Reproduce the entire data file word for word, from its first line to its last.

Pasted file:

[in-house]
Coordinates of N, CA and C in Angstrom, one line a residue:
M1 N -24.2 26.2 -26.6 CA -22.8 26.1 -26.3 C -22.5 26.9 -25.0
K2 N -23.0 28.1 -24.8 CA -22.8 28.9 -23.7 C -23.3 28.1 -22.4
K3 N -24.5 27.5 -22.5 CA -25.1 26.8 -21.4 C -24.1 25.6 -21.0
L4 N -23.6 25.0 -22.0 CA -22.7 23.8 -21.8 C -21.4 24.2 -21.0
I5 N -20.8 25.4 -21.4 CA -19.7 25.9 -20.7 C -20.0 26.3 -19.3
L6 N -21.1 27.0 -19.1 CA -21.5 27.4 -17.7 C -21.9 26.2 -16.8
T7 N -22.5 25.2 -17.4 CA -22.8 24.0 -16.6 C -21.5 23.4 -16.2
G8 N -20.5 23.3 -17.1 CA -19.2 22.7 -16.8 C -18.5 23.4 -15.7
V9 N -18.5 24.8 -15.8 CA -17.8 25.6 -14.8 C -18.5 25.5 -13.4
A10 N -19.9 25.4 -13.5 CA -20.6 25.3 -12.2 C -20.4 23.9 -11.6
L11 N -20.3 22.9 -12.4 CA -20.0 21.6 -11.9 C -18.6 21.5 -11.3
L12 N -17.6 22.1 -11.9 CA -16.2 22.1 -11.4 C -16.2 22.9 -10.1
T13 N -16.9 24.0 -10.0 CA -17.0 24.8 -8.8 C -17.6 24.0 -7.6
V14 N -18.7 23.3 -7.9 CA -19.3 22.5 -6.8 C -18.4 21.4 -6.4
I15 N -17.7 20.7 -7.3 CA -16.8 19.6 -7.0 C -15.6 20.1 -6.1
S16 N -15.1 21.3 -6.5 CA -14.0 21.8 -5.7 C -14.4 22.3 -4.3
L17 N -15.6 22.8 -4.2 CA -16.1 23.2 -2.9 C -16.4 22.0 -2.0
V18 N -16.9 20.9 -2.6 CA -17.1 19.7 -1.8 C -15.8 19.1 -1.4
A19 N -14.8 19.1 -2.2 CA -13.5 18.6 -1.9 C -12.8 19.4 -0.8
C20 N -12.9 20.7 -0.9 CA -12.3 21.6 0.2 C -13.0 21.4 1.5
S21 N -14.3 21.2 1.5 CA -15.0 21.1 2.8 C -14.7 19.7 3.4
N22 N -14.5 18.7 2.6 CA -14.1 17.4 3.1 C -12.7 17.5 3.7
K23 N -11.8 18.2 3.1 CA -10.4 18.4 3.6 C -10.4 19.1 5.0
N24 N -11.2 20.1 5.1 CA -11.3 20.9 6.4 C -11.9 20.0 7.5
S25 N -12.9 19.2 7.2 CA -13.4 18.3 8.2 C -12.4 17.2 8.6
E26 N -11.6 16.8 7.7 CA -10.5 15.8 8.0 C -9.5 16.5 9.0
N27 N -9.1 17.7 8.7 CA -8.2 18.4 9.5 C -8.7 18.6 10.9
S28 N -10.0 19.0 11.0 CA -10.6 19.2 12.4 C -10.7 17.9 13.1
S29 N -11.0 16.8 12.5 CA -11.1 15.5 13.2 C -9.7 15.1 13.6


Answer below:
[in-house]
Coordinates of N, CA and C in Angstrom, one line a residue:
M1 N -24.2 26.2 -26.6 CA -22.8 26.1 -26.3 C -22.5 26.9 -25.0
K2 N -23.0 28.1 -24.8 CA -22.8 28.9 -23.7 C -23.3 28.1 -22.4
K3 N -24.5 27.5 -22.5 CA -25.1 26.8 -21.4 C -24.1 25.6 -21.0
L4 N -23.6 25.0 -22.0 CA -22.7 23.8 -21.8 C -21.4 24.2 -21.0
I5 N -20.8 25.4 -21.4 CA -19.7 25.9 -20.7 C -20.0 26.3 -19.3
L6 N -21.1 27.0 -19.1 CA -21.5 27.4 -17.7 C -21.9 26.2 -16.8
T7 N -22.5 25.2 -17.4 CA -22.8 24.0 -16.6 C -21.5 23.4 -16.2
G8 N -20.5 23.3 -17.1 CA -19.2 22.7 -16.8 C -18.5 23.4 -15.7
V9 N -18.5 24.8 -15.8 CA -17.8 25.6 -14.8 C -18.5 25.5 -13.4
A10 N -19.9 25.4 -13.5 CA -20.6 25.3 -12.2 C -20.4 23.9 -11.6
L11 N -20.3 22.9 -12.4 CA -20.0 21.6 -11.9 C -18.6 21.5 -11.3
L12 N -17.6 22.1 -11.9 CA -16.2 22.1 -11.4 C -16.2 22.9 -10.1
T13 N -16.9 24.0 -10.0 CA -17.0 24.8 -8.8 C -17.6 24.0 -7.6
V14 N -18.7 23.3 -7.9 CA -19.3 22.5 -6.8 C -18.4 21.4 -6.4
I15 N -17.7 20.7 -7.3 CA -16.8 19.6 -7.0 C -15.6 20.1 -6.1
S16 N -15.1 21.3 -6.5 CA -14.0 21.8 -5.7 C -14.4 22.3 -4.3
L17 N -15.6 22.8 -4.2 CA -16.1 23.2 -2.9 C -16.4 22.0 -2.0
V18 N -16.9 20.9 -2.6 CA -17.1 19.7 -1.8 C -15.8 19.1 -1.4
A19 N -14.8 19.1 -2.2 CA -13.5 18.6 -1.9 C -12.8 19.4 -0.8
C20 N -12.9 20.7 -0.9 CA -12.3 21.6 0.2 C -13.0 21.4 1.5
S21 N -14.3 21.2 1.5 CA -15.0 21.1 2.8 C -14.7 19.7 3.4
N22 N -14.5 18.7 2.6 CA -14.1 17.4 3.1 C -12.7 17.5 3.7
K23 N -11.8 18.2 3.1 CA -10.4 18.4 3.6 C -10.4 19.1 5.0
N24 N -11.2 20.1 5.1 CA -11.3 20.9 6.4 C -11.9 20.0 7.5
S25 N -12.9 19.2 7.2 CA -13.4 18.3 8.2 C -12.4 17.2 8.6
E26 N -11.6 16.8 7.7 CA -10.5 15.8 8.0 C -9.5 16.5 9.0
N27 N -9.1 17.7 8.7 CA -8.2 18.4 9.5 C -8.7 18.6 10.9
S28 N -10.0 19.0 11.0 CA -10.6 19.2 12.4 C -10.7 17.9 13.1
S29 N -11.0 16.8 12.5 CA -11.1 15.5 13.2 C -9.7 15.1 13.6